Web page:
Rock, Paper, Shotgun - contact@rockpapershotgun.com (Alec Meer)

Gathering together the best shooters is no easy task, but if you’re looking for a new PC FPS to play, look no further.

Your favourite game is at number 51.

… [visit site to read more]

Rock, Paper, Shotgun - contact@rockpapershotgun.com (Alice O'Connor)

So that's why they call it Oceania.

Irrational Games as we know it closed in February, though the BioShock studio lives on in a way with a small group of survivors under Ken Levine at a new team within 2K. Once upon a time, though, there were two Irrationals. A Canberra arm of Irrational was founded in 2000, then later renamed 2K Australia. It mostly worked with Irrational and other 2K studios, on games from Freedom Force to BioShock Infinite, but most recently was behind Borderlands: The Pre-sequel. And now it’s gone too.

Parent company 2K Games have confirmed that they’re closing the studio and laying off the staff. Sounds like it was too expensive for them, and too remote.

… [visit site to read more]

Rock, Paper, Shotgun - contact@rockpapershotgun.com (Alec Meer)

Sometime BioShock boss Ken Levine has opened the first tears to his new development dimension. He effectively closed his long-time studio Irrational last year in favour of working on smaller-scale projects, but still within the protective fortress of 2K. At the time he talked about making narrative-led games with more replayability, and while last night’s sudden flurry of updates is nothing like a reveal, he has a least given out a few big hints, together with a pledge for more open development than was the case on the spoiler-vulnerable BioShocks. What he’s got planned is a open worldish (“but not necessarily outdoors”) RPG, sci-fi, PC, probably first-person, chapter-like structure, brand new setting, add “ins” rather than add-ons, and a Passion System. Missus.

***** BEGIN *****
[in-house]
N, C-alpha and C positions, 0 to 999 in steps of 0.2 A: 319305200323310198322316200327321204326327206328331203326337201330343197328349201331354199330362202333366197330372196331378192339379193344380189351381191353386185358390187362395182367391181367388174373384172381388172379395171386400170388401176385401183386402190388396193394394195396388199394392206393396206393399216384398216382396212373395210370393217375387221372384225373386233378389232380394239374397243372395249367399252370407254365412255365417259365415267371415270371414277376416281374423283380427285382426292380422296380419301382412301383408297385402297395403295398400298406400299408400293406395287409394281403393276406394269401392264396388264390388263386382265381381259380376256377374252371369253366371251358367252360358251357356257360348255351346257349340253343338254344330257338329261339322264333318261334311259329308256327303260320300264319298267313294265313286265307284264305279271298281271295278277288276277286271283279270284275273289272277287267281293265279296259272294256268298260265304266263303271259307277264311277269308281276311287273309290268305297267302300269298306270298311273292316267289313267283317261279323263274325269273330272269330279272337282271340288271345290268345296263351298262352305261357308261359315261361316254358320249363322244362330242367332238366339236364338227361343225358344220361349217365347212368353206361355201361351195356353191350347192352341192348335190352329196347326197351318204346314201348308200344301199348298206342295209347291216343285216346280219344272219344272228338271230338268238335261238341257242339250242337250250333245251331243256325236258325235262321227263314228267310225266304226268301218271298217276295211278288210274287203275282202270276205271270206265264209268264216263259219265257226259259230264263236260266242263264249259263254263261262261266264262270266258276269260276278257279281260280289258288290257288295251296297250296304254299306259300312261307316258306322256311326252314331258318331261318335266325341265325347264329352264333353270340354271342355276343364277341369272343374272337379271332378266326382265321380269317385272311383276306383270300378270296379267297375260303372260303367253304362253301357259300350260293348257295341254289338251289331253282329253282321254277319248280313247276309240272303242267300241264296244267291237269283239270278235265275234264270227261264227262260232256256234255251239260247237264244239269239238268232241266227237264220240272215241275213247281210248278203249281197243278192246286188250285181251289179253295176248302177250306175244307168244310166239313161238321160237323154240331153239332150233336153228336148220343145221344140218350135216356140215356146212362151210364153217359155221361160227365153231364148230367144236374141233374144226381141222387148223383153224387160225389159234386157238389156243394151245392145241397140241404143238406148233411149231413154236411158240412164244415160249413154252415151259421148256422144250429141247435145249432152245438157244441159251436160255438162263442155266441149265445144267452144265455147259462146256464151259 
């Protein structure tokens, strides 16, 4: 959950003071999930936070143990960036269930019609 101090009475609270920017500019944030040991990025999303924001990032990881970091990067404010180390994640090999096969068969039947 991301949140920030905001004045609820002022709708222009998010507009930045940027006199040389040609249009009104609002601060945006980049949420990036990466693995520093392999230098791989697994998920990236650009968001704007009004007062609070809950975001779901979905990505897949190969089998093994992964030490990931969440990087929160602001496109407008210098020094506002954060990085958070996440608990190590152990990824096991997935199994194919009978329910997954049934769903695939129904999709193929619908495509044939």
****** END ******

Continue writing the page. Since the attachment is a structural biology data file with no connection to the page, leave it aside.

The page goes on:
… [visit site to read more]

Rock, Paper, Shotgun - contact@rockpapershotgun.com (Alec Meer)

Gone Home developers Fullbright have shed a little more light on their so-far cryptic follow-up, Tacoma. The space station-set exploration title is due for release in 2016, but gave away little in its announcement trailer. In a forthcoming interview with RPS, Fullbright’s Steve Gaynor revealed that “you can tell from the teaser that it s in micro-gravity; stuff is floating around. And some of the implications that has for the relationship that the player can have to the space that you re exploring, that you couldn t have in a terrestrial setting, is really exciting to us.” … [visit site to read more]

Rock, Paper, Shotgun - contact@rockpapershotgun.com (Rich Stanton)

The contemporary big-budget FPS has a few different strains: blood-n-guts military settings a la Call of Duty, open-world environments like Far Cry, and high-concept dystopias. Outside of open-world most of these styles were first codified in the 1990s, and FPS games then and now share an enormous amount: primarily a core mechanic of shooting many hundreds of enemies in the face over and over again, as well as crossover in areas like structure, goal-chaining, and narrative delivery. FPS games, in other words, have for a long time been constructed on resilient and proven principles. And many of them come from Looking Glass Studios.

… [visit site to read more]

Rock, Paper, Shotgun - contact@rockpapershotgun.com (Alec Meer)